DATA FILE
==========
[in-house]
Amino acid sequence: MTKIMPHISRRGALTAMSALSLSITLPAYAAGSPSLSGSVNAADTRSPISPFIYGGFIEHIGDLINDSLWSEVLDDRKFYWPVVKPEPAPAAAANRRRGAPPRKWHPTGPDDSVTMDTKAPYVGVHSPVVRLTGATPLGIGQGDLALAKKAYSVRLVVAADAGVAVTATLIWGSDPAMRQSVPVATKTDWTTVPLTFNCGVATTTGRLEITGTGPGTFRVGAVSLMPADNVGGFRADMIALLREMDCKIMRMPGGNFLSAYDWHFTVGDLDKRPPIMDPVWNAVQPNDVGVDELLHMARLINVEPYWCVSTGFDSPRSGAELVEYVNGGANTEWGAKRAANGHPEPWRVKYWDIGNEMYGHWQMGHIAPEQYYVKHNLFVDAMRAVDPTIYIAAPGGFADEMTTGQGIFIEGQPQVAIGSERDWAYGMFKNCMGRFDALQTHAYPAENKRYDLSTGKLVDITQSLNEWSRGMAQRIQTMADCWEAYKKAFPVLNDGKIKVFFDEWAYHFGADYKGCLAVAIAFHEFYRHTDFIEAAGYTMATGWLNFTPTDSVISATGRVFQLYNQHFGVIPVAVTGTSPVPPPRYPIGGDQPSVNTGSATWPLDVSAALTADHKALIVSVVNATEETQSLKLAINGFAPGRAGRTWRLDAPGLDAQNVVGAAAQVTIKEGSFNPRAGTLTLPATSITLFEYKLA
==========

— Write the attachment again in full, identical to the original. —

[in-house]
Amino acid sequence: MTKIMPHISRRGALTAMSALSLSITLPAYAAGSPSLSGSVNAADTRSPISPFIYGGFIEHIGDLINDSLWSEVLDDRKFYWPVVKPEPAPAAAANRRRGAPPRKWHPTGPDDSVTMDTKAPYVGVHSPVVRLTGATPLGIGQGDLALAKKAYSVRLVVAADAGVAVTATLIWGSDPAMRQSVPVATKTDWTTVPLTFNCGVATTTGRLEITGTGPGTFRVGAVSLMPADNVGGFRADMIALLREMDCKIMRMPGGNFLSAYDWHFTVGDLDKRPPIMDPVWNAVQPNDVGVDELLHMARLINVEPYWCVSTGFDSPRSGAELVEYVNGGANTEWGAKRAANGHPEPWRVKYWDIGNEMYGHWQMGHIAPEQYYVKHNLFVDAMRAVDPTIYIAAPGGFADEMTTGQGIFIEGQPQVAIGSERDWAYGMFKNCMGRFDALQTHAYPAENKRYDLSTGKLVDITQSLNEWSRGMAQRIQTMADCWEAYKKAFPVLNDGKIKVFFDEWAYHFGADYKGCLAVAIAFHEFYRHTDFIEAAGYTMATGWLNFTPTDSVISATGRVFQLYNQHFGVIPVAVTGTSPVPPPRYPIGGDQPSVNTGSATWPLDVSAALTADHKALIVSVVNATEETQSLKLAINGFAPGRAGRTWRLDAPGLDAQNVVGAAAQVTIKEGSFNPRAGTLTLPATSITLFEYKLA